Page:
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"Night Gallery: Season 3"
Wayne Klein
Studio: Universal
TV - Series
Release Date:
Special Features:

Commentary tracks, "Lost" Episodes


Always lingering in the shadow of "Twilight Zone", "Night Gallery" never received the love or critical respect that Rod Serling's first TV series received. Serling gave up creative control for "Night Gallery" hoping he would work less unfortunately that wasn't often the case as he would battle producer Jack Laird and others at Universal to insure a quality series. Although Sterling's name was above the title (so-to-speak), "Night Gallery" was as much writer-producer-director Jack Laird's show as it was Serling's. ***

The third season of "Night Gallery" still managed to have a number of classic episodes even though they were sometimes fewer and far between compared to seasons one and two. ---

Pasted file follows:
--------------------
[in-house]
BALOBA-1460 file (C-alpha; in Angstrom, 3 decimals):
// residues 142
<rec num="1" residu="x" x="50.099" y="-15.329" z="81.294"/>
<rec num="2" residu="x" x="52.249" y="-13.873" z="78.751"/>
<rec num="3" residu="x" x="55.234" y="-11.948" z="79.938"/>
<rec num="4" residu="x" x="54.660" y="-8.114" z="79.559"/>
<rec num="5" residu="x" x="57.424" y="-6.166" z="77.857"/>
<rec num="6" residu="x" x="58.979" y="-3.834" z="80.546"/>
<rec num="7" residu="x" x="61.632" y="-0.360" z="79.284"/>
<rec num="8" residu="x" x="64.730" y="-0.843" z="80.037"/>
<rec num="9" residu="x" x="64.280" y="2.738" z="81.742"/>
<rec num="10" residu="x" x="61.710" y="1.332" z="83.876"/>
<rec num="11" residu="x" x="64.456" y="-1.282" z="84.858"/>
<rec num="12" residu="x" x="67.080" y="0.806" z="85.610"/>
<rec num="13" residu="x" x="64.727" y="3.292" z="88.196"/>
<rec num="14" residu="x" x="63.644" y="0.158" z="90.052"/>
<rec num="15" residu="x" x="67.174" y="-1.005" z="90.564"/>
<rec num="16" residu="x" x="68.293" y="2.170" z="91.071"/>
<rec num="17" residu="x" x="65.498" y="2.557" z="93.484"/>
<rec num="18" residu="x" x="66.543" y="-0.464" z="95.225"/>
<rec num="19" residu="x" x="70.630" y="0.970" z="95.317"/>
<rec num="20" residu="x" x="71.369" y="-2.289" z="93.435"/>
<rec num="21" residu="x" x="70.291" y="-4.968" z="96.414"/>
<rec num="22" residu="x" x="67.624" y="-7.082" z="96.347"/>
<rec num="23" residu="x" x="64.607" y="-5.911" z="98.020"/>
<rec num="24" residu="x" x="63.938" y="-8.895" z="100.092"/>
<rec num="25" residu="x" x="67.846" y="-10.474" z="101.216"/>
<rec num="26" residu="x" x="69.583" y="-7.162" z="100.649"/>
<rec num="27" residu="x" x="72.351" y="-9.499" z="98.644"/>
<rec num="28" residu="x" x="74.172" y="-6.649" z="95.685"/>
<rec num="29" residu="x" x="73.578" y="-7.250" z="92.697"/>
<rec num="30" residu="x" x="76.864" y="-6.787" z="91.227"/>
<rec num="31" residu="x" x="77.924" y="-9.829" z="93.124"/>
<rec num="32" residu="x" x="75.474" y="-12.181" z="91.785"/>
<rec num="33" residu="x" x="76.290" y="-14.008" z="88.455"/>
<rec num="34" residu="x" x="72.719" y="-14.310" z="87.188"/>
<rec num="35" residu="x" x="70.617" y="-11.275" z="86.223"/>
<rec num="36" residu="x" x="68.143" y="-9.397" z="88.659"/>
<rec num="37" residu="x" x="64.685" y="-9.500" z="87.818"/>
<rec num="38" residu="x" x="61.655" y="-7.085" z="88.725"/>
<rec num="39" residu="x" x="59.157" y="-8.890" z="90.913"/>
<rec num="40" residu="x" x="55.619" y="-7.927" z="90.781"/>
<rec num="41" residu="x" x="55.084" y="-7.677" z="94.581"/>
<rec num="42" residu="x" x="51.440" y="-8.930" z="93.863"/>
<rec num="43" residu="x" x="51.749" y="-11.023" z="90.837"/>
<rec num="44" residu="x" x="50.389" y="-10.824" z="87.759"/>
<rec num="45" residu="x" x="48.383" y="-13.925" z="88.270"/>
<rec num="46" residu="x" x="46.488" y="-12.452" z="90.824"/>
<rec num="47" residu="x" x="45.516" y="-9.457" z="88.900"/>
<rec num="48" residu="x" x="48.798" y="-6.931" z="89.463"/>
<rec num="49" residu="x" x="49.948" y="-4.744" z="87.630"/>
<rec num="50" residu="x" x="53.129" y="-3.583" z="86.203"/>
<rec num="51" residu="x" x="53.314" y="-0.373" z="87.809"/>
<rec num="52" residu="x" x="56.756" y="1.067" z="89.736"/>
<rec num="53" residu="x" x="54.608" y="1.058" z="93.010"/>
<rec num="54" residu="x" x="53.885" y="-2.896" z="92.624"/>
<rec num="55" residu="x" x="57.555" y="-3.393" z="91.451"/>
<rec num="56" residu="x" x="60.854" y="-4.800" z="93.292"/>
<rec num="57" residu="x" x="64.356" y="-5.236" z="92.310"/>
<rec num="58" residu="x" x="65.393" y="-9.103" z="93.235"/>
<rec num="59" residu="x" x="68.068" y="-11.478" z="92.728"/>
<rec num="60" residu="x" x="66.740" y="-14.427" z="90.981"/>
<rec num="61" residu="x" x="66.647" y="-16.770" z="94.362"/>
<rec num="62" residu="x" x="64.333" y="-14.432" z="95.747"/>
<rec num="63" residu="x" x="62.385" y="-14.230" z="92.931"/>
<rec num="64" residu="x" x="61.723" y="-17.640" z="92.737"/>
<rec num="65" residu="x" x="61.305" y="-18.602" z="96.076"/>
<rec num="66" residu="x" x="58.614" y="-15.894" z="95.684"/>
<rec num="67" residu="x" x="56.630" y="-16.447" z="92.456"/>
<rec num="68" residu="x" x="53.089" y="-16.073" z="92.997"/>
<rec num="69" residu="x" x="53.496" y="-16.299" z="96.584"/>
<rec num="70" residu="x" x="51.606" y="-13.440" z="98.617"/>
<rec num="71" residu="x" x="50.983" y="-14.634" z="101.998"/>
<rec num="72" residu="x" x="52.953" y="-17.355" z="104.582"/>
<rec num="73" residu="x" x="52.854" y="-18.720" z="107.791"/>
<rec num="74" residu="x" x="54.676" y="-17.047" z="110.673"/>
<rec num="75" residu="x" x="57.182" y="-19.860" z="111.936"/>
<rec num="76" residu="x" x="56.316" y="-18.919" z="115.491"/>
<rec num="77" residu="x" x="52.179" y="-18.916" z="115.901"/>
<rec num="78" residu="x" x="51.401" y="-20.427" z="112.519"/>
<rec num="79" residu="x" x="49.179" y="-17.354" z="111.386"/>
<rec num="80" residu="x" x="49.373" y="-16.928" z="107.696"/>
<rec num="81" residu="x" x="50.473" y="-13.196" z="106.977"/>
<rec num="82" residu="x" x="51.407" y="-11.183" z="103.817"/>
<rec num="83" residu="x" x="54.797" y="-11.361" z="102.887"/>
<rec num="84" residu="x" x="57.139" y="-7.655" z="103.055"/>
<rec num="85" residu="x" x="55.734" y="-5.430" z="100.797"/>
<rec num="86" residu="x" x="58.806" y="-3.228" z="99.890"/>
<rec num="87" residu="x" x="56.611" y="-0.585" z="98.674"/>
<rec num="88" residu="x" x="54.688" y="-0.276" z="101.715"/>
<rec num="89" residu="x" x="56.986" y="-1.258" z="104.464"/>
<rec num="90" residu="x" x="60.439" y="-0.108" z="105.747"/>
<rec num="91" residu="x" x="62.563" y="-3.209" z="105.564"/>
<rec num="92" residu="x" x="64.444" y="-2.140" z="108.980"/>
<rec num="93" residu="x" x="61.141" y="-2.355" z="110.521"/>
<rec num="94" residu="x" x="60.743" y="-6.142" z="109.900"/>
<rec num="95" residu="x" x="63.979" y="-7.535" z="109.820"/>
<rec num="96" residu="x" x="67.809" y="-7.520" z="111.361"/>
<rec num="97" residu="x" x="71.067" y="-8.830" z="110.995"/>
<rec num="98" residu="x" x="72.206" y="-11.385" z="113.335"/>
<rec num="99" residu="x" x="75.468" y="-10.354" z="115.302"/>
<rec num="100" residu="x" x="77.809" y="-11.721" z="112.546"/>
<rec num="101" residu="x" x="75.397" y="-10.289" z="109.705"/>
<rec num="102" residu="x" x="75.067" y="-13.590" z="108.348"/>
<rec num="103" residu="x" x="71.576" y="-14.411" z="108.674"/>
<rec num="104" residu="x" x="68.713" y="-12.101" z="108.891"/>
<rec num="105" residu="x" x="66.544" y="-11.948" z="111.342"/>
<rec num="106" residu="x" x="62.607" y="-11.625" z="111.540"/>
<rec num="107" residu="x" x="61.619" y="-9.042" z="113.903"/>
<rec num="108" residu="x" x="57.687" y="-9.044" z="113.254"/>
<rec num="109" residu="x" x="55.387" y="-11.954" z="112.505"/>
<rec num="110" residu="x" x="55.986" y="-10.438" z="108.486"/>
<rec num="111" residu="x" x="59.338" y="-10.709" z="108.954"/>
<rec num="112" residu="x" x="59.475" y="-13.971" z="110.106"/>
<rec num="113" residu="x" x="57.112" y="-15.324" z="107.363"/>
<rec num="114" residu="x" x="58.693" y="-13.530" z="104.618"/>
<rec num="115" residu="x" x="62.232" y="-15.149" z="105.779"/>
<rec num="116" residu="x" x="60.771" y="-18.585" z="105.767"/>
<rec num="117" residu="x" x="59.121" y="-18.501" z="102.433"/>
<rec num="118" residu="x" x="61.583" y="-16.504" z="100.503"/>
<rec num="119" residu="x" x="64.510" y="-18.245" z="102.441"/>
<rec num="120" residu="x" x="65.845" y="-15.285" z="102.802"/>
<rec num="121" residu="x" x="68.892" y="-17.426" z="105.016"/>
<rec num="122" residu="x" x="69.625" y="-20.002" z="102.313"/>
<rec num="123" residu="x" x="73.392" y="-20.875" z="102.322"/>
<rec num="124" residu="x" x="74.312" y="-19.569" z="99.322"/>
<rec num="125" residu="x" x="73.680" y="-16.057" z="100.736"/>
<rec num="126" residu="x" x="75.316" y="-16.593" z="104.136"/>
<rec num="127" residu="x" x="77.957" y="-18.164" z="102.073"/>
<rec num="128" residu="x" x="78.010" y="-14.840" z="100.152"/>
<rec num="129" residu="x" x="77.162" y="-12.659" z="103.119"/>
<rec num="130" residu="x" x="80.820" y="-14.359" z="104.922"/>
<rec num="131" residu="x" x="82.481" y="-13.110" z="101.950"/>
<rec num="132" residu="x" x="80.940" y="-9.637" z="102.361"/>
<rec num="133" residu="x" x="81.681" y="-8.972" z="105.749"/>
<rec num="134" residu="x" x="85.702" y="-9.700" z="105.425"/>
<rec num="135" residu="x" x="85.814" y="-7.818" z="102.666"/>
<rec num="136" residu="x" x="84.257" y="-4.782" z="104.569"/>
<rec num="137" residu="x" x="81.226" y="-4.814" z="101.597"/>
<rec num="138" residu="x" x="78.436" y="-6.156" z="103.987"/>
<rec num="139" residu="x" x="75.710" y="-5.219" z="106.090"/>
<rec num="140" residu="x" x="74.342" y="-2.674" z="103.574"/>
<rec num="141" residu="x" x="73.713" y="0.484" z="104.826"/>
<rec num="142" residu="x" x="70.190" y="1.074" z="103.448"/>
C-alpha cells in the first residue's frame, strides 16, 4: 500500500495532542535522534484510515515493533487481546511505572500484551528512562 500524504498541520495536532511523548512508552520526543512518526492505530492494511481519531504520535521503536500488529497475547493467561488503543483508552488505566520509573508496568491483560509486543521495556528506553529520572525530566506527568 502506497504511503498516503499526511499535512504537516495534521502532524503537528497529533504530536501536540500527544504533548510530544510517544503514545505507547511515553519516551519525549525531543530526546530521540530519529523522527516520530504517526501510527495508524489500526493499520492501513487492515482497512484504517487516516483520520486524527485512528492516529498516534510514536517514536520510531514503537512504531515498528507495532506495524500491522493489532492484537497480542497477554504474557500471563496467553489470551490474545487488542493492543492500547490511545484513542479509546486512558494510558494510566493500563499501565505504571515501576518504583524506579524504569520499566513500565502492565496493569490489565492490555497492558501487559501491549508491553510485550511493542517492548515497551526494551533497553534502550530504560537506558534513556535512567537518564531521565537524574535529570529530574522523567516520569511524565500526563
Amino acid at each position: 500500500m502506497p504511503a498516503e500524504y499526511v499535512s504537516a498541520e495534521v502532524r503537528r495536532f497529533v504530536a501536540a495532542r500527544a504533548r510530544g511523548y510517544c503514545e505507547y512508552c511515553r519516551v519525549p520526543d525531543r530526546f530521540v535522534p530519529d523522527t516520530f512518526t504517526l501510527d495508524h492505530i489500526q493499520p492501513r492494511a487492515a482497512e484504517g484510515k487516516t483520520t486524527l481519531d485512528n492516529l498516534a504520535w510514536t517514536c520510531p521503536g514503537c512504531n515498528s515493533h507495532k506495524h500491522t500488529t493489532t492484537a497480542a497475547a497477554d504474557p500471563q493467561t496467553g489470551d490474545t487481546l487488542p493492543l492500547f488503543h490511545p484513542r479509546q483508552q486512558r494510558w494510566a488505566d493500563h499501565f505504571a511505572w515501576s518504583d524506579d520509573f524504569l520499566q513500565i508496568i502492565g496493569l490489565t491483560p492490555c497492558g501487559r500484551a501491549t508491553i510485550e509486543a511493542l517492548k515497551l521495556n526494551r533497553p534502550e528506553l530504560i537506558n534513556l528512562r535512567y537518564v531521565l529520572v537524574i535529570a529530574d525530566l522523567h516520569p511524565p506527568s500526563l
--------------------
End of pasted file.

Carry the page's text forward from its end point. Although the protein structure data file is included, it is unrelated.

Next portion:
Image & Sound:

Universal has done a stellar job with the transfers for the third season (much as they did with the second). The show does look soft on occasion but the overall presentation is quite nice. Image quality is surprisingly good with nice detail and although the colors are a bit subdued by modern standards, that's the look of the show itself and was pretty typical of early 70's TV shows. ***

The mono soundtrack sounds nice and clear although there is some dullness that creeps in on some of the "lost" episodes simply because they had to use a variety of sources for the sound to complete them. ***

Subtitles are in English (SDH).

Special Features:

The special features include commentary tracks from Scott Skelton and Jim Benson who run TV Time Machine. Both Benson and Skelton worked with Universal to reconstruct the "lost" episodes from season two. Many of these episodes were "lost" because they were radically recut ("Die Now, Pay Later"), couldn't be located "Witches Feast" (which comes from a pristine beautiful looking 35mm print), have footage restoredthat never aired "Little Girl Lost" and also includes the short "Room For One Less" all with commentary tracks by Skelton and Benson discussing what happened to the episodes and how they were restored. ---

Final Words:

All of the extras and effort that Skelton, Benson and Universal put into this two disc set bumps it up from three to four stars.


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